Two weekends ago, Seek ATL held a studio visit with the Atlanta artist Elyse DeFoor. Her studio is on the lower level, underneath a labyrinth of rooms in her Chamblee home. Elyse has been on the Atlanta art scene for some time, and has developed several bodies of work that deal with societal relationships and marriage. The artist admitted to having been married four times and suggested that those partnerships have played into her work.
Elyse showed us her recent work, along with beautiful photography (her own) and a video that artist Ande Cook had created, of DeFoor’s installation this past fall at the Atlanta Arts Exchange. Titled ‘Relics of Marriage’, the work consisted of about thirty used wedding dresses – one unused – all hung from exterior scaffolding. The dresses withstood rain, wind and falls during the exhibit, to the pavement below. The analogy to the rigors of marriage is obvious, the beauty of the installation surprising.
Her own wedding dress, used in the piece, was draped across a chair in her living room, next to the piano. DeFoors states on her site: “These public experiences are inviations to dialogue on the changing concept of marriage today.”
Upstairs, large manipulated photographs on mylar hung in the dining room. These are from DeFoor’s 2010 exhibit “Via Dorso”, shown at the Wm Turner Gallery .
The artist’s newest pieces still depict a kind of figurative female form and dress, but it is more difficult to pinpoint her motivation. What appears to be black crumpled iridescent paper pinned with a single thumb tack to backdrops of black paper rolls, netting attached at the base of one roll, these two sculptural forms are reminiscent of Rauschenberg’s black paintings. Texture is difficult to see in a photograph, but is discernible in the light of her studio space.
Abstracted and mysterious, these two pieces could be seen as a response to the institution of marriage, especially in light of DeFoor’s prior series. A more facile interpretation is that they reflect the inevitable crumbling of relationships. There was mention of decay as a descriptor, during the studio visit.
However, I would suggest that these are the artist’s attempt to go beyond the tradition of harping on male/female tension and the tedium that results. DeFoor has said that she was interested in a spiritual connection during her Via Dorso series. In this new work, a more internalized emotionalism widens her role as an artist. In Rauschenberg’s early black series from the 1950’s, he experiments with the formal aspect of painting to reduce its qualities to pure experience.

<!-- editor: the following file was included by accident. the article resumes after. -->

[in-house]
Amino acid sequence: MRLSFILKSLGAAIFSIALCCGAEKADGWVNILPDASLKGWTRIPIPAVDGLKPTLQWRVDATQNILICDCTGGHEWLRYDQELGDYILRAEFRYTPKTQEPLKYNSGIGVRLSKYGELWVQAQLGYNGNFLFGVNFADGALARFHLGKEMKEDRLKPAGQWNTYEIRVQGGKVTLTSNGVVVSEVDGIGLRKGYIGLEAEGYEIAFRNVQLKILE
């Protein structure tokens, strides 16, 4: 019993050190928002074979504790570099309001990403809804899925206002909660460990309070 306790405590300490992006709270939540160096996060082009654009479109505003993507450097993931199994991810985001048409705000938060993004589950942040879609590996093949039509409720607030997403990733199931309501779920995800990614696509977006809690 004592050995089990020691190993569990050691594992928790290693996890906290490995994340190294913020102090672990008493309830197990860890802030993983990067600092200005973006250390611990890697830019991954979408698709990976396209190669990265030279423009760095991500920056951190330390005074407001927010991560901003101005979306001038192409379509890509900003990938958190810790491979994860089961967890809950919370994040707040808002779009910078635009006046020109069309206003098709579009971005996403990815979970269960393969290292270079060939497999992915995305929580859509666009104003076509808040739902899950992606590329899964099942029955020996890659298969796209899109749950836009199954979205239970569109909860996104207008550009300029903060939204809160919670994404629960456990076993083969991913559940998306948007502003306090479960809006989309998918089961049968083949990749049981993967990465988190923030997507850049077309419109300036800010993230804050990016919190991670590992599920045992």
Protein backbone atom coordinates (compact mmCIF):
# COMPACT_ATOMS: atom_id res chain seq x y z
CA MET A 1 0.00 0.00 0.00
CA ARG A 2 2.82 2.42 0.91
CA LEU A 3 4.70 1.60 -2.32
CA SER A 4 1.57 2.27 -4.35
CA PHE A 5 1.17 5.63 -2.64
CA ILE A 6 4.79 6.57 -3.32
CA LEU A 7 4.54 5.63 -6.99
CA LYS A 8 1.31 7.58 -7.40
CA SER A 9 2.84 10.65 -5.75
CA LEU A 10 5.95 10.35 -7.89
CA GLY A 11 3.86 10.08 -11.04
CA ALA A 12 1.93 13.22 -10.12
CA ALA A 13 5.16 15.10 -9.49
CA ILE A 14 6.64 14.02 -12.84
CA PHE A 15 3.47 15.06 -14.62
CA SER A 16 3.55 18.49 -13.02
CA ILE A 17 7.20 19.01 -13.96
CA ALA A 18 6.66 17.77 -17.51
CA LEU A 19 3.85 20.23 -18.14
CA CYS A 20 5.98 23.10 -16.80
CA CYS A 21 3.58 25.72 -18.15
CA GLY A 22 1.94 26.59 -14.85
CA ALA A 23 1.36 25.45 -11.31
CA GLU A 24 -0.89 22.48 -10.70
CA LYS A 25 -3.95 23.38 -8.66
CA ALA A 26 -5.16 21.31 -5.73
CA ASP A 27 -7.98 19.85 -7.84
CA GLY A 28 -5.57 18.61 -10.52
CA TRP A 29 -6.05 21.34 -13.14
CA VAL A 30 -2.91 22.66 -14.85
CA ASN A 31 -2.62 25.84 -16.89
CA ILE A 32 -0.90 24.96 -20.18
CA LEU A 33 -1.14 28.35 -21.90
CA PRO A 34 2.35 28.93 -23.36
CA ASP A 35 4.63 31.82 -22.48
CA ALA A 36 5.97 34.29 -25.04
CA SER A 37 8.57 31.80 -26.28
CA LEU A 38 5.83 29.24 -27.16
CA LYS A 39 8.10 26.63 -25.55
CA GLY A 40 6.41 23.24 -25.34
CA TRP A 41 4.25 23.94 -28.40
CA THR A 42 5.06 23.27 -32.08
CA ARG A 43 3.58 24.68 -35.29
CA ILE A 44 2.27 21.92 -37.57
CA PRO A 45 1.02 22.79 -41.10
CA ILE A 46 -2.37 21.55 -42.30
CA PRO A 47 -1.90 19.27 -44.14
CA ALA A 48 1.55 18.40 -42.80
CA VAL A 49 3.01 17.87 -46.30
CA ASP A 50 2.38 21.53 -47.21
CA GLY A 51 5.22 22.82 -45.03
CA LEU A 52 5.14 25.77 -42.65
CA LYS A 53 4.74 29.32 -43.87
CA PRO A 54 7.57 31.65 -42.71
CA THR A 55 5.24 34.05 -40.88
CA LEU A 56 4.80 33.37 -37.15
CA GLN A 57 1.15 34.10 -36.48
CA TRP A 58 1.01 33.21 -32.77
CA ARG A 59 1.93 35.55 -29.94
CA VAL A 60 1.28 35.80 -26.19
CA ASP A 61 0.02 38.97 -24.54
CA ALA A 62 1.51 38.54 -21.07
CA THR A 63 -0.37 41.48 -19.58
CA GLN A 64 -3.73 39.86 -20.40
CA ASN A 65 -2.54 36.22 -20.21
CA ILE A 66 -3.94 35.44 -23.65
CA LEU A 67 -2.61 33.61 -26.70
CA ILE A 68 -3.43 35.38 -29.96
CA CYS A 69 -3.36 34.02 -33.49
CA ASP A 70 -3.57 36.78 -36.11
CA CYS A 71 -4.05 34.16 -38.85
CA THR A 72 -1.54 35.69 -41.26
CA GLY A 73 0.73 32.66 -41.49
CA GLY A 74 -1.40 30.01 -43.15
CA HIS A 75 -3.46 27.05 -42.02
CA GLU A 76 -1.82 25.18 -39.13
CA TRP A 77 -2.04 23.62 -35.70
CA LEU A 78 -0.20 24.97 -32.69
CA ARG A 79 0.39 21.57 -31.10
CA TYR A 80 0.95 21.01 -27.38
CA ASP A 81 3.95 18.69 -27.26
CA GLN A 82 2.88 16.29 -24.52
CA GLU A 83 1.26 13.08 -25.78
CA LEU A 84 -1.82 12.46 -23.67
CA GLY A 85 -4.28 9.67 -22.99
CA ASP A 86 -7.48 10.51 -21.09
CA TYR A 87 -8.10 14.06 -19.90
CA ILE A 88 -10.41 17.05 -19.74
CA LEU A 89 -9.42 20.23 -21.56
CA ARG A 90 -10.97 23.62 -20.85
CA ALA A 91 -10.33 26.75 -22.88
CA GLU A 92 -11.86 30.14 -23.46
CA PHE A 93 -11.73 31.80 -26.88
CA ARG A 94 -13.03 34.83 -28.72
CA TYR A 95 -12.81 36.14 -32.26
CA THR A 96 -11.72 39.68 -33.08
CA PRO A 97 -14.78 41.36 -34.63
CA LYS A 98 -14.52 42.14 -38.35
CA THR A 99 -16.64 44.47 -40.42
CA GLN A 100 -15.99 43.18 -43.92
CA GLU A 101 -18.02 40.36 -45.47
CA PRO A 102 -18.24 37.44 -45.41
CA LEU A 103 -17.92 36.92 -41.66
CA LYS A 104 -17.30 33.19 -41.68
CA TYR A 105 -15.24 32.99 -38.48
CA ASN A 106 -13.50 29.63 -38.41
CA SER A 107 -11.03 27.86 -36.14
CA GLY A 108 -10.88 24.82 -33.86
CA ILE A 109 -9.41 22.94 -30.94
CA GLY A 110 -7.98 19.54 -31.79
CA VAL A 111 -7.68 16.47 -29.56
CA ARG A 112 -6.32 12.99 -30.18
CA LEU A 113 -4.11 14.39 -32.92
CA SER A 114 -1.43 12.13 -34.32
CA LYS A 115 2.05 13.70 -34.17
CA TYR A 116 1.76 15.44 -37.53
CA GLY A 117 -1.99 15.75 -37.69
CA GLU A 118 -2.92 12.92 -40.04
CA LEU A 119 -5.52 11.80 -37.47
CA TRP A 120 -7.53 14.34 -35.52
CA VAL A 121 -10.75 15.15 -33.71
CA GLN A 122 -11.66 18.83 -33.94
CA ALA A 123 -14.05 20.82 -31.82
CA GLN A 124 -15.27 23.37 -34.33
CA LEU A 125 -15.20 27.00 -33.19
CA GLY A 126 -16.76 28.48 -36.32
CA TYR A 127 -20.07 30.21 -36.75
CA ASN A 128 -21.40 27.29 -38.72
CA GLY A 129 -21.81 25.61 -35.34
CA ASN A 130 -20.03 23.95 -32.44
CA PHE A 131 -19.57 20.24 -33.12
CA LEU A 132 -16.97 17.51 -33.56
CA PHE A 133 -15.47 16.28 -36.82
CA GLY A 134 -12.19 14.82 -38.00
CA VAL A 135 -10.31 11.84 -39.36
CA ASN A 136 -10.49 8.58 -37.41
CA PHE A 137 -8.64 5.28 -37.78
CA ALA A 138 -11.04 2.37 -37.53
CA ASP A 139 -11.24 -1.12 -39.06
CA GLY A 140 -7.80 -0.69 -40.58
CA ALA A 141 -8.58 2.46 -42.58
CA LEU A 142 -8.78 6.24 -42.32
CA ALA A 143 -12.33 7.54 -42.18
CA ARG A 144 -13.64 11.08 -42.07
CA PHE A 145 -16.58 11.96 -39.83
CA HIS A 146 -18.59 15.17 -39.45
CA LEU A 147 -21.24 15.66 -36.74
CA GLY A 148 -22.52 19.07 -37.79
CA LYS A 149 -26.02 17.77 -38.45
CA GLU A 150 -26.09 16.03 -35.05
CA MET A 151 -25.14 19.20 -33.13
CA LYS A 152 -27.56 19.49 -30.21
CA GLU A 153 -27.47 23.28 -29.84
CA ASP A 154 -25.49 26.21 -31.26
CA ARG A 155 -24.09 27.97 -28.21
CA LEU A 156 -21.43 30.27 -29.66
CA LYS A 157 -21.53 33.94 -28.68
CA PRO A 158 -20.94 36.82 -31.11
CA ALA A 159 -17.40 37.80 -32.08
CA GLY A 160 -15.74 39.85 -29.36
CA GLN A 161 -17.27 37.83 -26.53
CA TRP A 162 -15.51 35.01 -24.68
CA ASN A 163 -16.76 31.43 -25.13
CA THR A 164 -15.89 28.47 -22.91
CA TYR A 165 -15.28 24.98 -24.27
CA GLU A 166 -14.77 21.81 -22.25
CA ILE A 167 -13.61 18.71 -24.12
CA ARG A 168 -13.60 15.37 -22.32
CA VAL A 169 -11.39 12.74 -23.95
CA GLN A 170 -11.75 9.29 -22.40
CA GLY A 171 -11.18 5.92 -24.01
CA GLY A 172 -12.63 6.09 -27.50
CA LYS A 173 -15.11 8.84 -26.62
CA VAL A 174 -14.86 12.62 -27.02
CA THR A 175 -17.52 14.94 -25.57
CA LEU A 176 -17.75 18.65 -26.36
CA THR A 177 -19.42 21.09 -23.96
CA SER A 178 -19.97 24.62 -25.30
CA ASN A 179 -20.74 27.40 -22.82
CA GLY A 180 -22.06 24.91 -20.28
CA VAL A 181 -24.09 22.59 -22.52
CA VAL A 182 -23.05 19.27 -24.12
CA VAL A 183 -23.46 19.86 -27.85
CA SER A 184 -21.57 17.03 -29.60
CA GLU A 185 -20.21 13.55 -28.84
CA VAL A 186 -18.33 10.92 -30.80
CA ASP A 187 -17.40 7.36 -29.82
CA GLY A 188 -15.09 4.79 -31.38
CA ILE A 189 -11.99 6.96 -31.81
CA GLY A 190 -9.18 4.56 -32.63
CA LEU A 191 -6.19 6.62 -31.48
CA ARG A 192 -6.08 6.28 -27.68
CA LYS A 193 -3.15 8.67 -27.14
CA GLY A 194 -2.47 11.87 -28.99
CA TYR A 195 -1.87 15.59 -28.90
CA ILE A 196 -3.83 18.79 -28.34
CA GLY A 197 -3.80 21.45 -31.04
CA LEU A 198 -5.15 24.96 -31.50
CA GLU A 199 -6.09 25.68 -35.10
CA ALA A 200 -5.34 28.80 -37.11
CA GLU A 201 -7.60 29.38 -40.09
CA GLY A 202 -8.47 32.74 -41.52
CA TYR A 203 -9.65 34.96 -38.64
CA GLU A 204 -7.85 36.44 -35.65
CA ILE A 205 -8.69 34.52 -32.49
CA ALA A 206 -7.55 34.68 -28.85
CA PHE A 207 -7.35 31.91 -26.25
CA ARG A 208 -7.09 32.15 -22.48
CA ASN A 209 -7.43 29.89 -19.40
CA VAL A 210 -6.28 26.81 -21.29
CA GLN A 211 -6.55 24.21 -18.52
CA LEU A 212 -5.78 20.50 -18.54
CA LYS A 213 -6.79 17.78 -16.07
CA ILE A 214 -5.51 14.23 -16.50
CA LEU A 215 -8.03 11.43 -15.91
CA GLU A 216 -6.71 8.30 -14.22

Like Rauschenberg, DeFoor’s new work may be intellectual experimentation with an idea that doesn’t necessarily dictate destruction or any other emotional extreme. If her paper had been white, that color and its symbolism could have just as easily played into the viewer’s reaction. His response to critics who found similar associations to his black paintings in an interview now transcribed in the Archive of American Art; “there had been a lot of critics who shared the idea with a lot of the public that they couldn’t see black as color or as pigment, but they immediately moved into associations and the associations were always of destroyed newspapers, of burned newspapers. And that began to bother me. Because I think that I’m never sure of what the impulse is psychologically. I don’t mess around with my subconscious. I mean I try to keep wide awake. And if I see in the superficial subconscious relationships that I’m familiar with, cliches of association, I change the picture. I always have a good reason for taking something out but I never have one for putting something in. And I don’t want to, because that means that the picture is being painted predigested.”
DeFoors’ strength as an artist is that she continually changes the picture and expands her vision.